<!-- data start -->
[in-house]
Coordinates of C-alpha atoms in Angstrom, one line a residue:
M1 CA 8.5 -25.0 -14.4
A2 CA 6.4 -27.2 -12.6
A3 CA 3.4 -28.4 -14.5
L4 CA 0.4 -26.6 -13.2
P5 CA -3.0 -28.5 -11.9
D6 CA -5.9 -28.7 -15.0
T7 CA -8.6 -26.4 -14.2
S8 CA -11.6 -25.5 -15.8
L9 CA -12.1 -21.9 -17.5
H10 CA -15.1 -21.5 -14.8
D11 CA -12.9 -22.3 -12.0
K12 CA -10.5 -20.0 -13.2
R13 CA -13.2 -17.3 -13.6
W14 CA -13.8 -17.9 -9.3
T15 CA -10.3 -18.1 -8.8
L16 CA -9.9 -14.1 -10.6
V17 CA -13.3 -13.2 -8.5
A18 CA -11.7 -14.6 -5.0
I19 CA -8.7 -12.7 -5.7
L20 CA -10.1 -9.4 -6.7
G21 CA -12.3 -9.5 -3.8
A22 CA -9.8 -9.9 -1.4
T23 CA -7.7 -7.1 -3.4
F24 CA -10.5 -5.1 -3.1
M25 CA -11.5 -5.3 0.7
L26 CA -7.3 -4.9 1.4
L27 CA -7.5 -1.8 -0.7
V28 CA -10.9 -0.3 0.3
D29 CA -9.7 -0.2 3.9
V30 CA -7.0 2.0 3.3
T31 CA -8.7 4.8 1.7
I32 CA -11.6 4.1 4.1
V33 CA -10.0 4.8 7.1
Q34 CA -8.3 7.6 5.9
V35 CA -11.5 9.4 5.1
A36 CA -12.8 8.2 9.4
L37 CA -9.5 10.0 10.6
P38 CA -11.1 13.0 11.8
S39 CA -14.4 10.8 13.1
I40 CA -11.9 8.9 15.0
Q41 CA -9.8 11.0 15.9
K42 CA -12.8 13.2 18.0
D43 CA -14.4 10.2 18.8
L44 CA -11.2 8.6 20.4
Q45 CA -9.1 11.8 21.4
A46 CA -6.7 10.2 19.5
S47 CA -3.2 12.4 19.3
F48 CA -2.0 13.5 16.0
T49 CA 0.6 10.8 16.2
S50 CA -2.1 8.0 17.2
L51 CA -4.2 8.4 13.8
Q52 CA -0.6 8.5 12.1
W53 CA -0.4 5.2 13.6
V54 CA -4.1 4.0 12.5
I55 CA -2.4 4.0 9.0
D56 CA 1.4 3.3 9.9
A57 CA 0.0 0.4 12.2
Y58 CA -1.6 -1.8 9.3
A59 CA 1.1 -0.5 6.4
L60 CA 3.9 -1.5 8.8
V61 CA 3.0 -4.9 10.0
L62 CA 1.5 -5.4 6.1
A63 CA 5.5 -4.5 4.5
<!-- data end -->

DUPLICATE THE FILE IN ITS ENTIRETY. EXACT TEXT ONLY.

[in-house]
Coordinates of C-alpha atoms in Angstrom, one line a residue:
M1 CA 8.5 -25.0 -14.4
A2 CA 6.4 -27.2 -12.6
A3 CA 3.4 -28.4 -14.5
L4 CA 0.4 -26.6 -13.2
P5 CA -3.0 -28.5 -11.9
D6 CA -5.9 -28.7 -15.0
T7 CA -8.6 -26.4 -14.2
S8 CA -11.6 -25.5 -15.8
L9 CA -12.1 -21.9 -17.5
H10 CA -15.1 -21.5 -14.8
D11 CA -12.9 -22.3 -12.0
K12 CA -10.5 -20.0 -13.2
R13 CA -13.2 -17.3 -13.6
W14 CA -13.8 -17.9 -9.3
T15 CA -10.3 -18.1 -8.8
L16 CA -9.9 -14.1 -10.6
V17 CA -13.3 -13.2 -8.5
A18 CA -11.7 -14.6 -5.0
I19 CA -8.7 -12.7 -5.7
L20 CA -10.1 -9.4 -6.7
G21 CA -12.3 -9.5 -3.8
A22 CA -9.8 -9.9 -1.4
T23 CA -7.7 -7.1 -3.4
F24 CA -10.5 -5.1 -3.1
M25 CA -11.5 -5.3 0.7
L26 CA -7.3 -4.9 1.4
L27 CA -7.5 -1.8 -0.7
V28 CA -10.9 -0.3 0.3
D29 CA -9.7 -0.2 3.9
V30 CA -7.0 2.0 3.3
T31 CA -8.7 4.8 1.7
I32 CA -11.6 4.1 4.1
V33 CA -10.0 4.8 7.1
Q34 CA -8.3 7.6 5.9
V35 CA -11.5 9.4 5.1
A36 CA -12.8 8.2 9.4
L37 CA -9.5 10.0 10.6
P38 CA -11.1 13.0 11.8
S39 CA -14.4 10.8 13.1
I40 CA -11.9 8.9 15.0
Q41 CA -9.8 11.0 15.9
K42 CA -12.8 13.2 18.0
D43 CA -14.4 10.2 18.8
L44 CA -11.2 8.6 20.4
Q45 CA -9.1 11.8 21.4
A46 CA -6.7 10.2 19.5
S47 CA -3.2 12.4 19.3
F48 CA -2.0 13.5 16.0
T49 CA 0.6 10.8 16.2
S50 CA -2.1 8.0 17.2
L51 CA -4.2 8.4 13.8
Q52 CA -0.6 8.5 12.1
W53 CA -0.4 5.2 13.6
V54 CA -4.1 4.0 12.5
I55 CA -2.4 4.0 9.0
D56 CA 1.4 3.3 9.9
A57 CA 0.0 0.4 12.2
Y58 CA -1.6 -1.8 9.3
A59 CA 1.1 -0.5 6.4
L60 CA 3.9 -1.5 8.8
V61 CA 3.0 -4.9 10.0
L62 CA 1.5 -5.4 6.1
A63 CA 5.5 -4.5 4.5